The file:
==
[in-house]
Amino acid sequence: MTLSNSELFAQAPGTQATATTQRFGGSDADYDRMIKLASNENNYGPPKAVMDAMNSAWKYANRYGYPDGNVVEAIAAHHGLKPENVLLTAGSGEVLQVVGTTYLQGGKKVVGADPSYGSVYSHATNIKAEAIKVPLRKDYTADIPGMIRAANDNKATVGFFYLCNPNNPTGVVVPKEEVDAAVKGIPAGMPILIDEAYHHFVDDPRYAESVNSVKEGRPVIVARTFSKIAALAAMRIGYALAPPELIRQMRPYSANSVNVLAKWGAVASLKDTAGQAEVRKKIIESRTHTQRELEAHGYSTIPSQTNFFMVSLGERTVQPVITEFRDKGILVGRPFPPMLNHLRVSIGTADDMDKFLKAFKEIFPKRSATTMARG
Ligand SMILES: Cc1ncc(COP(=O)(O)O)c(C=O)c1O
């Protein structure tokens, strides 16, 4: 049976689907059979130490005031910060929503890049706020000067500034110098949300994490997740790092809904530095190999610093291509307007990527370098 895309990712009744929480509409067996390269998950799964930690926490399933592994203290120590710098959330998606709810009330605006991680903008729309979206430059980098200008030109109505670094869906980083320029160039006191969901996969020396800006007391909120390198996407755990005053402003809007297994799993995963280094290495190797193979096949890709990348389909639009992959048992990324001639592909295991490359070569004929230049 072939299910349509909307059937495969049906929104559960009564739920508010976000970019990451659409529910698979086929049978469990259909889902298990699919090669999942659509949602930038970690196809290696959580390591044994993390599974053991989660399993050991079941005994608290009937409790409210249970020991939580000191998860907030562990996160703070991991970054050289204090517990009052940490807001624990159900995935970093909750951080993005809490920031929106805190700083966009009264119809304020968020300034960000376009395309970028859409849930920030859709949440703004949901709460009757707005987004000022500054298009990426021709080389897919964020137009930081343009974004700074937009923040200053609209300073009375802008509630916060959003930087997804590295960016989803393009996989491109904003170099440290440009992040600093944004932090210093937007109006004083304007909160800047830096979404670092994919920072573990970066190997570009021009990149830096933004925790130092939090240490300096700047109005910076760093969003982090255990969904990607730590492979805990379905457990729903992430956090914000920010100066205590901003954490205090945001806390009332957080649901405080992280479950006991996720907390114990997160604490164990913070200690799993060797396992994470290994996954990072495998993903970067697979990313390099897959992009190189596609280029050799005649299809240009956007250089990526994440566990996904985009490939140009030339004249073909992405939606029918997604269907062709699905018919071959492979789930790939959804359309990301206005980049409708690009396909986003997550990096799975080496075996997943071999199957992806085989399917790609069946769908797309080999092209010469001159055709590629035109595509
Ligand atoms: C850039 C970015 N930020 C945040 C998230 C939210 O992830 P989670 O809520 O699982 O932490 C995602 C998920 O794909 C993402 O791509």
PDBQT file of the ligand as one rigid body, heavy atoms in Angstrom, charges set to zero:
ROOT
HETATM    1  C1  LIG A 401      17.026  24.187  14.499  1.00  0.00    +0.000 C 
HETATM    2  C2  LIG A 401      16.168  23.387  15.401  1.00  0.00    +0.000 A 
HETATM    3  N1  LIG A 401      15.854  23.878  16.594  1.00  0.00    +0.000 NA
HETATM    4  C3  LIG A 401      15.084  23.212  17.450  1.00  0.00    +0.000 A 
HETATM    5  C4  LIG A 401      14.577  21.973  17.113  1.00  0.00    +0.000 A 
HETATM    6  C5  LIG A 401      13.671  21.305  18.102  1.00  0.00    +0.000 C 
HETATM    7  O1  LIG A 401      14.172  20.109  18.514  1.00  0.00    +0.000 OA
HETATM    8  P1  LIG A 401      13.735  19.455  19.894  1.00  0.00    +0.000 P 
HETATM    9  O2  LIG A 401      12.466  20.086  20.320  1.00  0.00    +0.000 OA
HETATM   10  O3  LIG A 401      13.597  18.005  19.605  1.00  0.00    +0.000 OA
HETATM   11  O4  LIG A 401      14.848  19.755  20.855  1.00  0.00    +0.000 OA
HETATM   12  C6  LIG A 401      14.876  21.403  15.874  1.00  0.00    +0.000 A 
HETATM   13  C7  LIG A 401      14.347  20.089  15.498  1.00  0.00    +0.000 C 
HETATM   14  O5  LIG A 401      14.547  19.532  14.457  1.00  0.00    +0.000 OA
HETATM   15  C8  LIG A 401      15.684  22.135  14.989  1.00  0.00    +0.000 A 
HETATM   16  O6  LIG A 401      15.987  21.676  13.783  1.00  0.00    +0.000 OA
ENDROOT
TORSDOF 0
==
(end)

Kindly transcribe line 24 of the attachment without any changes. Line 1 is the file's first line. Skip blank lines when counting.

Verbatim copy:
ENDROOT